24 September 2015

Let your true voice sing

This past week has been particularly eye-opening and challenging. Along with all the other changes going on in my world now, just in time for darkness to reign supreme and for thoughts to turn even deeper inward, my world was rocked by some well-timed messages speaking directly to my soul. Call it a cosmic two-by-four, if you will.

Literally everything has been about the throat chakra (vishuddha) and jalandara bandha (“throat lock”): A yoga class, some well-placed readings, situations where I need to remove the blockage and let my words flow, a reminder to “speak ye little and listen much,” and a gift of lapis lazuli.

Like, seriously, okay… I got the hint. ;)

The vishuddha is the body’s voice, a pressure valve which expresses energy from the other chakras. If blocked or out of balance, it can easily affect the health of all other chakras; in balance, it allows for the easy expression of what we think and feel. Personal truths are brought into the world, and the energy between body and spirit flows freely and easily.

This concept lends strongly to being impeccable with your word, a lesson learned from don Miguel Ruiz in The Four Agreements. The most difficult agreement we can make with ourselves -- and the one we must make in order to make the others -- is to allow ourselves to acknowledge and honor the power of the word, both internally and externally. Being impeccable leads to personal responsibility; every word you say holds the power to create the world around you, including within yourself. As a force for expression and communication, one must begin with powerful, positive words towards one’s self; only when we do that can we project those powerful, positive words to those around us.

I’ve been told multiple times my vishuddha is blocked or underactive. I guess I need to start believing it. ;) Most people pick up relatively quickly that I’m not one to speak my mind except when vitally important, reserving myself instead to burying those thoughts. And yes, part of it is strictly my nature; I’m an internal thinker, rarely sharing what goes on in my head. What they don’t know is the reason why.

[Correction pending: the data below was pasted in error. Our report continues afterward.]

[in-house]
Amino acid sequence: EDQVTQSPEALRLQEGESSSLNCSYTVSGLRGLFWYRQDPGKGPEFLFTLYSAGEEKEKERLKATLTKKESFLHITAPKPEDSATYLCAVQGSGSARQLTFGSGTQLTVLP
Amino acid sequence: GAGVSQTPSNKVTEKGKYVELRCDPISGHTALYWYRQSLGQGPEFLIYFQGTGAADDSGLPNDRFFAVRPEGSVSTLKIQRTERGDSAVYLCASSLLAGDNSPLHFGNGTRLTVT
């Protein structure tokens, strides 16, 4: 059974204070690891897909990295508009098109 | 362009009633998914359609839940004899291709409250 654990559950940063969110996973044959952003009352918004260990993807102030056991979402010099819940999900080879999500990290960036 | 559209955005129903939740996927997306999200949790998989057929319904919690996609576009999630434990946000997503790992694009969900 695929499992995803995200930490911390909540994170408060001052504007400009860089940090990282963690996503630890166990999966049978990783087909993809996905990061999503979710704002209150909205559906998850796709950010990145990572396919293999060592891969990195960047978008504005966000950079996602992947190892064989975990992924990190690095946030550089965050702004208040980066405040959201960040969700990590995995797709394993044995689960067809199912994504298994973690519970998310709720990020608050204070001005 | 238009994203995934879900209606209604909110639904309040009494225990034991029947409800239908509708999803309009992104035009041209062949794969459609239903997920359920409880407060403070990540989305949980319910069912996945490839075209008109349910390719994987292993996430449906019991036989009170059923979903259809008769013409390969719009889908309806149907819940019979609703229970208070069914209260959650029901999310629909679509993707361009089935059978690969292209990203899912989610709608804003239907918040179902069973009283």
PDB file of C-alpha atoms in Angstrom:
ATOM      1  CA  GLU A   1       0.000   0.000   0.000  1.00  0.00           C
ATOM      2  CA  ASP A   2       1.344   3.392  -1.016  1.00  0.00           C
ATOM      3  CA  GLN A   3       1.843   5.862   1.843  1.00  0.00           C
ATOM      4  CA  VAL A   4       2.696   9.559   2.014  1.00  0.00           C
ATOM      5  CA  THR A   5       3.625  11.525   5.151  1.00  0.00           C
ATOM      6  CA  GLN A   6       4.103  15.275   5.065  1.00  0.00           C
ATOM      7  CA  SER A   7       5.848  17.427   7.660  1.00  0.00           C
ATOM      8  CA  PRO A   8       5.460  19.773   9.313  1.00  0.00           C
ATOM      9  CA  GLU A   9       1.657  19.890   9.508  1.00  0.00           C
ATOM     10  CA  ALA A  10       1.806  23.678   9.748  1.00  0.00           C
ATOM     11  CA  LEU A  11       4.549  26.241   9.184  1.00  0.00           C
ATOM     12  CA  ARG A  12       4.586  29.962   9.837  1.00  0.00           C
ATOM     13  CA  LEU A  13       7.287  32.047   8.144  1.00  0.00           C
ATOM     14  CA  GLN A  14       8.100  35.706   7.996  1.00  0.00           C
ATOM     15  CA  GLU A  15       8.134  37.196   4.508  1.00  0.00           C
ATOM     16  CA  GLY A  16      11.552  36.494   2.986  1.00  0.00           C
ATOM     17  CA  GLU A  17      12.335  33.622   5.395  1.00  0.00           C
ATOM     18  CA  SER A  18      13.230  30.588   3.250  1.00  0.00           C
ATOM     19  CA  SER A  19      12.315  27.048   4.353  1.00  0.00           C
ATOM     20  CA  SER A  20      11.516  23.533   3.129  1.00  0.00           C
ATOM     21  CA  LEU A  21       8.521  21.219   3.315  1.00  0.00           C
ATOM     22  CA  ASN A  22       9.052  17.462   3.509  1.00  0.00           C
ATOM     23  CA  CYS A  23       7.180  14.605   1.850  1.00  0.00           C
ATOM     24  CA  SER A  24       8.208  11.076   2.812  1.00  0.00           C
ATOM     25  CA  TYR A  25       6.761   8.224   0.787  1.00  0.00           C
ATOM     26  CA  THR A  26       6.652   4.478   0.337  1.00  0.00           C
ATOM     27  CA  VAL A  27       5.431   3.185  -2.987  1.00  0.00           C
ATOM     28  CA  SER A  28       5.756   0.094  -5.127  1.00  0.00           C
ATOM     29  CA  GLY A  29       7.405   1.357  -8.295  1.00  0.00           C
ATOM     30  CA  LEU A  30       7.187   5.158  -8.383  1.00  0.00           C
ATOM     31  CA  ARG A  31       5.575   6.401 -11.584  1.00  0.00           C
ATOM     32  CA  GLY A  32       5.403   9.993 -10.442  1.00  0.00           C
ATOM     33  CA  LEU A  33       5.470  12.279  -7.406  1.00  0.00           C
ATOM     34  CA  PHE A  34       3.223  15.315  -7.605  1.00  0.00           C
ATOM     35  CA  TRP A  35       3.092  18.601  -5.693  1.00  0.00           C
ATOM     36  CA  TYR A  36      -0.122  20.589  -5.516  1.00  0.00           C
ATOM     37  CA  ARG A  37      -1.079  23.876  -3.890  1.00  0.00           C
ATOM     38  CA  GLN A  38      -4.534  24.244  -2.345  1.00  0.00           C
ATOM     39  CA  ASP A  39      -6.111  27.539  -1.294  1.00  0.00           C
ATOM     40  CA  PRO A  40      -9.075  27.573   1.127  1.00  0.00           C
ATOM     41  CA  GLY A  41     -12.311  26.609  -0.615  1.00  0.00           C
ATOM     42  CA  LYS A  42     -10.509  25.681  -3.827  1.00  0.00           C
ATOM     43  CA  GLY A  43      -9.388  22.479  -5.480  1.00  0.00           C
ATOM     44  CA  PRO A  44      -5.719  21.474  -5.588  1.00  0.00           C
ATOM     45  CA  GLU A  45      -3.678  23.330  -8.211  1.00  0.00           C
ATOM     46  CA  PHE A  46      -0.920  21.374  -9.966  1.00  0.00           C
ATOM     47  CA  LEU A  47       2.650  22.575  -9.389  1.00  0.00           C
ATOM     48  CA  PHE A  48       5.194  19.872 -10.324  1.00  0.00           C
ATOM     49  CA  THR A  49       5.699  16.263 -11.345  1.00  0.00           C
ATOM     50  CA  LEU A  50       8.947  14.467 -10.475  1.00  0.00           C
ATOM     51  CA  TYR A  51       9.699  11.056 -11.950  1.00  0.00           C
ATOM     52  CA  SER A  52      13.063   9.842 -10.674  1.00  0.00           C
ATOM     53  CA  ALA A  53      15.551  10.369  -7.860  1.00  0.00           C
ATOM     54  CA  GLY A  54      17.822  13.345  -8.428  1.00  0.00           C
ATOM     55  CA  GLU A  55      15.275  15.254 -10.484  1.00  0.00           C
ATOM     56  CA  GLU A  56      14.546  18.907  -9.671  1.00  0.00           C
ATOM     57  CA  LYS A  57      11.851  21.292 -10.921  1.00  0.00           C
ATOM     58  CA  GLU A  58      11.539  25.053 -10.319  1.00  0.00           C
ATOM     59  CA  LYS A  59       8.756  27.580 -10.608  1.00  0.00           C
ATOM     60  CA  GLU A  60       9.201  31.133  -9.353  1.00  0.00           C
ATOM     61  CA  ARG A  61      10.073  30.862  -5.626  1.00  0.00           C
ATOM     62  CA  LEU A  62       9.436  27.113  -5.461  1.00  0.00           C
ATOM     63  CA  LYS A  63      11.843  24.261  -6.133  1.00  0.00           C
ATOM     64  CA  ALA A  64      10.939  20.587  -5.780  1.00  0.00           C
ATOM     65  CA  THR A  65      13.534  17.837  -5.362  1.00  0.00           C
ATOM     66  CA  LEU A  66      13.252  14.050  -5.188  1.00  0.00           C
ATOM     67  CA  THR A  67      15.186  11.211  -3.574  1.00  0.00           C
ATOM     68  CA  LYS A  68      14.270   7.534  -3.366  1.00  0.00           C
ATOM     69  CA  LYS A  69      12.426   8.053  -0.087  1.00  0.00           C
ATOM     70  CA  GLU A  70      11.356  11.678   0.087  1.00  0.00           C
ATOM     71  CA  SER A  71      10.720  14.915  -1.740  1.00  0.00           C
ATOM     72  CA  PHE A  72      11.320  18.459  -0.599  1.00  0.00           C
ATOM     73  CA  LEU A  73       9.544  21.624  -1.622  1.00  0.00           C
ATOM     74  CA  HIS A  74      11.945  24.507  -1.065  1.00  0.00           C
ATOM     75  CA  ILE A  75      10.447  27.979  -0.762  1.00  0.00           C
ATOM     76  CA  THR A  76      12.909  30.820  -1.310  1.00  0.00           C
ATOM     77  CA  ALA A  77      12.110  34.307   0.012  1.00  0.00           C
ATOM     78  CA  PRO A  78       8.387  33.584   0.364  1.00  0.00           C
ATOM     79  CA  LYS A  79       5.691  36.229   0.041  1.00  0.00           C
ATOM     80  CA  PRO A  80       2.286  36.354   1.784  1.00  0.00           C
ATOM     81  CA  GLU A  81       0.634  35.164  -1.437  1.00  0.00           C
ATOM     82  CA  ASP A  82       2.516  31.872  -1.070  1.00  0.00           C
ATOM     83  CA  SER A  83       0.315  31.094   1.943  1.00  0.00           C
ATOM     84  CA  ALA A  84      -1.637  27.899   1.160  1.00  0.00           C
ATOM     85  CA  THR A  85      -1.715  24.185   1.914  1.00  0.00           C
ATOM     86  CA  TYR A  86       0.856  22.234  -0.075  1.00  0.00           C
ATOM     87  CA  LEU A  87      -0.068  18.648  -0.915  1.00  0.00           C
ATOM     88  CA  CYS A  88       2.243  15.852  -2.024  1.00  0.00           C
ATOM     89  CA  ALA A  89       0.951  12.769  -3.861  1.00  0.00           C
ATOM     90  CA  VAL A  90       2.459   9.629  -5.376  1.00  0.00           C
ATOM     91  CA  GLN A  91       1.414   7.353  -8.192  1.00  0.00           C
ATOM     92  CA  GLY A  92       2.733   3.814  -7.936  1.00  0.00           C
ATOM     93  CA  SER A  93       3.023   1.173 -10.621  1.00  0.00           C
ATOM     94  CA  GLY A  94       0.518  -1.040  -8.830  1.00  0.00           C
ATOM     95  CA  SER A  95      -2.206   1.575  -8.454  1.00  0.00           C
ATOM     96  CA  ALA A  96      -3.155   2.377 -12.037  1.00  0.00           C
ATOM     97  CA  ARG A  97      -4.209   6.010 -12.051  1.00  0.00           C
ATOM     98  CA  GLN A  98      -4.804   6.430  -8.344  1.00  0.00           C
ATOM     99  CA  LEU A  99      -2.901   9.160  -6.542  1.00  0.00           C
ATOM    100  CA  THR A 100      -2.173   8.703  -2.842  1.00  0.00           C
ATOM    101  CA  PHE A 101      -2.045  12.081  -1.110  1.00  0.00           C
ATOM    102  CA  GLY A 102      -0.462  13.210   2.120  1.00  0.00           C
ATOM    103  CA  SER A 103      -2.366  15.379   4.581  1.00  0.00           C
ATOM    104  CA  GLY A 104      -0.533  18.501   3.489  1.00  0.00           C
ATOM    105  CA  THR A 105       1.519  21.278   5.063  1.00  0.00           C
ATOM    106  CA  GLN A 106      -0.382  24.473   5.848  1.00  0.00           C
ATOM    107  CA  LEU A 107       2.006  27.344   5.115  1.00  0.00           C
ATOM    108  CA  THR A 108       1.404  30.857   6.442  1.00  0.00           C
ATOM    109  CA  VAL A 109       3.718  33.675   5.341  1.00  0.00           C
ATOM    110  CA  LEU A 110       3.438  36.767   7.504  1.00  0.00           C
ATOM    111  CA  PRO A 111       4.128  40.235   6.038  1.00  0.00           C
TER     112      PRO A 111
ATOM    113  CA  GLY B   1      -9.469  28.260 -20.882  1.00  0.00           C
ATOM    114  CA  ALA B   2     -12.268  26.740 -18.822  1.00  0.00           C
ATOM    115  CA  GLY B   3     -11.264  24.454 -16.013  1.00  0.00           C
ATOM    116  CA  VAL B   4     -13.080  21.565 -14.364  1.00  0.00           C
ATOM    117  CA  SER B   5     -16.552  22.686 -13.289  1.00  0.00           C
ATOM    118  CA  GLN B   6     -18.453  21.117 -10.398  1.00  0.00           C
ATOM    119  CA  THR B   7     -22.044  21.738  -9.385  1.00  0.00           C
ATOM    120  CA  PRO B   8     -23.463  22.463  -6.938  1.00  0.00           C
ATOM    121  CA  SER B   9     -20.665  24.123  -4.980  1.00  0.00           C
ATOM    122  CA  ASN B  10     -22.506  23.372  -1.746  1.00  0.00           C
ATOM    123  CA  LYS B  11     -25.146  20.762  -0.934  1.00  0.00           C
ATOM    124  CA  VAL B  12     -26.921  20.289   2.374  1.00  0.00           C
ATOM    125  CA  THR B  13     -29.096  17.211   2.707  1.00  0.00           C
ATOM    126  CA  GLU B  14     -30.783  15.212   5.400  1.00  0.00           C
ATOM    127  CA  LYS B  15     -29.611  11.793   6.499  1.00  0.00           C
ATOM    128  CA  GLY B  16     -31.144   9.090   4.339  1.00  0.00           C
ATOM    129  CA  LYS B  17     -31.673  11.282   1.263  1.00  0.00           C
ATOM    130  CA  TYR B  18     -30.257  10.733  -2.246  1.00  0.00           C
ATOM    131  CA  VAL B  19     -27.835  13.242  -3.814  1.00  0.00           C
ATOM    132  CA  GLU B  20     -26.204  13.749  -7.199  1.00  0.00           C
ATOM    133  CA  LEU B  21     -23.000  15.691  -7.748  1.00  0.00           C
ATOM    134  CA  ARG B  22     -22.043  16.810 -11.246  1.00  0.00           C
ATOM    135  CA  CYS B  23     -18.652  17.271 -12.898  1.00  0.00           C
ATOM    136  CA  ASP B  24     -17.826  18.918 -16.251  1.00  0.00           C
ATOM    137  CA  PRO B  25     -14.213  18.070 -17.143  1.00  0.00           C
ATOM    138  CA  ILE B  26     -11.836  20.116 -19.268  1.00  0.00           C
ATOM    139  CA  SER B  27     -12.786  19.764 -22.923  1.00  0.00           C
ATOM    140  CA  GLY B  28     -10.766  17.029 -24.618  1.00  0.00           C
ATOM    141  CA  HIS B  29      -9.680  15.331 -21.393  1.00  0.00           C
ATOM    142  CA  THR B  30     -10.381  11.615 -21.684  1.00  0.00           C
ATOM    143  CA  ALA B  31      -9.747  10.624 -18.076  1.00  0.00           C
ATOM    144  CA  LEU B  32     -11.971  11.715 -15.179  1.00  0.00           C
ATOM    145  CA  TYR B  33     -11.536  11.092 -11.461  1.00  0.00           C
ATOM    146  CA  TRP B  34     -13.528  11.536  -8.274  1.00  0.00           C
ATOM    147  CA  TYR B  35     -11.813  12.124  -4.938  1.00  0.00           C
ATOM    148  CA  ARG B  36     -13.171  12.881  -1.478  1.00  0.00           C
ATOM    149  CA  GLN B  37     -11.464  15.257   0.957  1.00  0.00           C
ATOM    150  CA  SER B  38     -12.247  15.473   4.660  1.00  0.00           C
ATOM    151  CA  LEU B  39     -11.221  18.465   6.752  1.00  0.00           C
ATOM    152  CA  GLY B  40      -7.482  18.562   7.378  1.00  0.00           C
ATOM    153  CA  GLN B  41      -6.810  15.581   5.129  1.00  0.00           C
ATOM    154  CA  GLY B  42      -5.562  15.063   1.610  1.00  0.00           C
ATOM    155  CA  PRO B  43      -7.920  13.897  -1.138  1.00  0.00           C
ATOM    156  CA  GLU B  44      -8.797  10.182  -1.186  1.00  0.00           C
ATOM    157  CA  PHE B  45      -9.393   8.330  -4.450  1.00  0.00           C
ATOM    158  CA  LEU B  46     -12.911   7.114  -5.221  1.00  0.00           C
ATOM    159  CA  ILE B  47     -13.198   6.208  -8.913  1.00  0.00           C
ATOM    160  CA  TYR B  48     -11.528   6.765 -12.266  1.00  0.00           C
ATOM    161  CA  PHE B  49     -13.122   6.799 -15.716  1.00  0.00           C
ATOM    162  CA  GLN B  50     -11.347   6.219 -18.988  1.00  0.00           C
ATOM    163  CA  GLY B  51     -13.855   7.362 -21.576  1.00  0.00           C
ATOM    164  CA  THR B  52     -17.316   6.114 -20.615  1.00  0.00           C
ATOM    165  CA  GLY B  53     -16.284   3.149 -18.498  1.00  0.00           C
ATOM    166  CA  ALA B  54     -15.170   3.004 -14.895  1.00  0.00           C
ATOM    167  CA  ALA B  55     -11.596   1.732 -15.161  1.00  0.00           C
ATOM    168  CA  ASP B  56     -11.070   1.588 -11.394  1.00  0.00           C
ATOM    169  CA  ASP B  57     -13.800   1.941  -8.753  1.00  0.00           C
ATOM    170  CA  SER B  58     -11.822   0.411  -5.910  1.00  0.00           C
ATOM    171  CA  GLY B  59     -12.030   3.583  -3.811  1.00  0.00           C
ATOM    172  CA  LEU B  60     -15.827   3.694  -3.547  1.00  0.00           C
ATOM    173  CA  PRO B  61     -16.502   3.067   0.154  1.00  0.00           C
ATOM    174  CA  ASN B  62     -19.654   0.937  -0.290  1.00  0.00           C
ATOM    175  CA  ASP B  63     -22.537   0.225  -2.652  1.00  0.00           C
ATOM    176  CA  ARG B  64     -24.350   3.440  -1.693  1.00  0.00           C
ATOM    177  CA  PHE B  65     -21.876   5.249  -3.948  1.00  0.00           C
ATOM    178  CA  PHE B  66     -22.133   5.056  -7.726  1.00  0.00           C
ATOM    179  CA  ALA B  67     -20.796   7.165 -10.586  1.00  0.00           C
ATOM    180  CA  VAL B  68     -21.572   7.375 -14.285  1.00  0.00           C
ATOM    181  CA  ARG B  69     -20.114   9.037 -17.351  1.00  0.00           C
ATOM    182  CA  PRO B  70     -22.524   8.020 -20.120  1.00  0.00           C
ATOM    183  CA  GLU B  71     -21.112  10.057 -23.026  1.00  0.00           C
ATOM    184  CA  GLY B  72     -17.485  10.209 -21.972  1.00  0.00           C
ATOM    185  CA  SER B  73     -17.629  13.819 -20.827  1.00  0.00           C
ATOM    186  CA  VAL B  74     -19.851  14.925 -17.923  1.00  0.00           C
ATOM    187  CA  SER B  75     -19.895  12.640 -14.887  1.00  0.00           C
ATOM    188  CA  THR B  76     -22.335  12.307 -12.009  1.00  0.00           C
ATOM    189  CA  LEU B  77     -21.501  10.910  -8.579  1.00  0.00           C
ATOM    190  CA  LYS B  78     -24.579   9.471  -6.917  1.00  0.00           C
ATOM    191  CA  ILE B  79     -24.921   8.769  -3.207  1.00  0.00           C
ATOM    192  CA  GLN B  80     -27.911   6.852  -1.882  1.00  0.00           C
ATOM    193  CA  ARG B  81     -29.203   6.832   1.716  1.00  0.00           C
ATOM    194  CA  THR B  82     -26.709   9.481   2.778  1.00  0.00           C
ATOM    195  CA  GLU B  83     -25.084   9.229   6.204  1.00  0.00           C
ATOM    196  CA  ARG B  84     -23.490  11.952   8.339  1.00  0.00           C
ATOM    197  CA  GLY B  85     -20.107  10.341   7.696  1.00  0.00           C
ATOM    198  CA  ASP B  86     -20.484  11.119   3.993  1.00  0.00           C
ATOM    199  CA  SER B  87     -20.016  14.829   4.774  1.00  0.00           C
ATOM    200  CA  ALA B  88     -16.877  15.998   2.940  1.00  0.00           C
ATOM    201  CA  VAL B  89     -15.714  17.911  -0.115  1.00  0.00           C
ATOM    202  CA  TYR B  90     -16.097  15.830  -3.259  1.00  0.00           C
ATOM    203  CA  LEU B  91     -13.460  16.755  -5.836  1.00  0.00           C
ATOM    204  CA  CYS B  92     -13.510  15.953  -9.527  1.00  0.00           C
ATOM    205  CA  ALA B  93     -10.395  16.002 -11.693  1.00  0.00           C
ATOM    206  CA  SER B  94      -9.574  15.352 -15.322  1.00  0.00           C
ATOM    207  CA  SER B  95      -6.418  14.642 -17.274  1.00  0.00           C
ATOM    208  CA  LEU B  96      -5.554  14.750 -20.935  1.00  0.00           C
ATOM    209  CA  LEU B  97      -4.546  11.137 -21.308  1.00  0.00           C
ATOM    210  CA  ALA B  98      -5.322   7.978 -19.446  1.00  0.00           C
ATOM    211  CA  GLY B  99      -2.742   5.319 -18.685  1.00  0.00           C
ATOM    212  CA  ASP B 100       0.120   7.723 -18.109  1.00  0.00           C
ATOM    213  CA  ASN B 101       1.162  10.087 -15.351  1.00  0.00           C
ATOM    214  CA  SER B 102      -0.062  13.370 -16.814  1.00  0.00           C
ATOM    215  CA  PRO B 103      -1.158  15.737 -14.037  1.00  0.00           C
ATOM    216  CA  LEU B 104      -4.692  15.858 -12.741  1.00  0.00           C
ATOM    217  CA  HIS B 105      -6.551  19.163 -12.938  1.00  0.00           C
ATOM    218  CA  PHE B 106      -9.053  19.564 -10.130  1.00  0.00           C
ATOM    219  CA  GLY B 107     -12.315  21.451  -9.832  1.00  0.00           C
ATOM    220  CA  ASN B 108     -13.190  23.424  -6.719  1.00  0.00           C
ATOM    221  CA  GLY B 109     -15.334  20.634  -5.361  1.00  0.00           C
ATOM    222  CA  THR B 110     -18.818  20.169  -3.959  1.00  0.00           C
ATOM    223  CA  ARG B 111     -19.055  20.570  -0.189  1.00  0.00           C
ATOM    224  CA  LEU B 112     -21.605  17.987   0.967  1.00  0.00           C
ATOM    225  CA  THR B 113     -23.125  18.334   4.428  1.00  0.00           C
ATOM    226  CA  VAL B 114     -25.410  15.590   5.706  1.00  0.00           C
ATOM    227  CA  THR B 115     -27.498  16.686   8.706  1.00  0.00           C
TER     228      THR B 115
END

When I was younger, I was very shy, quiet, and highly empathetic. The moniker “mighty mouse,” given to me by an elementary school teacher and carried with me through most of my life (much like “giggles,” ha), applies more than just to being strong when small, but to my quiet nature, too.

I learned very early on that speaking up meant potentially starting conflict, something I absolutely loathed, and experiencing situations where my voice was drowned or tuned out. Instead of rocking the proverbial boat, I’d either swallow my feelings or apologize and back down when I did say something in disagreement with another. Emotions, thoughts, ideas, and so forth were all pushed down in favor of nodding in mock agreement and going with the flow. This was reinforced as I grew older and through certain life situations, and eventually, I started to really believe my thoughts weren’t worth hearing.

With time -- and especially recently -- these “negative” emotions blocked up any opportunity to express the “positive” emotions, leaving me unable to speak any words at all. Sure, I appear very jovial on the surface, and by and large, I really am. But I’m admittedly terrible at communicating pretty much anything, reserving my word instead for the benefit of others rather than to express my opinions and thoughts freely.

As a result, there have been several times when refusing or finding it impossible to speak my truth created a personal reality that, quite honestly, holds little water compared to what actually exists. Inevitably, it’s led to a lack of confidence, assurance, and self-love.

So, as the bruise from being whacked so hard with that two-by-four subsides, I’m determined to create my own reality from the ground up, to acknowledge that which actually exists and state it in a way that makes me believe it. It also means shifting from “I’m not worth hearing, so best to keep quiet” to “I may not speak much, and that’s okay, but when I do, I am worth hearing.” A distinct shift towards conscious confidence, even if it’s faked at first: Much like smiling, it eventually becomes second nature.

It takes a confident person to express themselves honestly, openly, and lovingly. I’m not in control of how others deal with my personal expression (and I need to let go that anyone’s opinions or feelings are more important than my own), but I am entirely responsible for creating my own reality through the power of my words, and that means being responsible for and impeccable with my own sense of confidence.

And really, I owe it to myself.

I’m ready to speak up, to open my vishuddha, to create the confidence I should have to create the reality I will come to learn I deserve. The truth about truth is, if you don’t express it, you continue to enable that which doesn’t feel good or right.

Time to open my goddamn mouth once in awhile. :)

Positive Affirmation: I speak freely and with confidence. It is now safe for me to express my feelings and to create the life I desire. Everything I do is an expression of Love.

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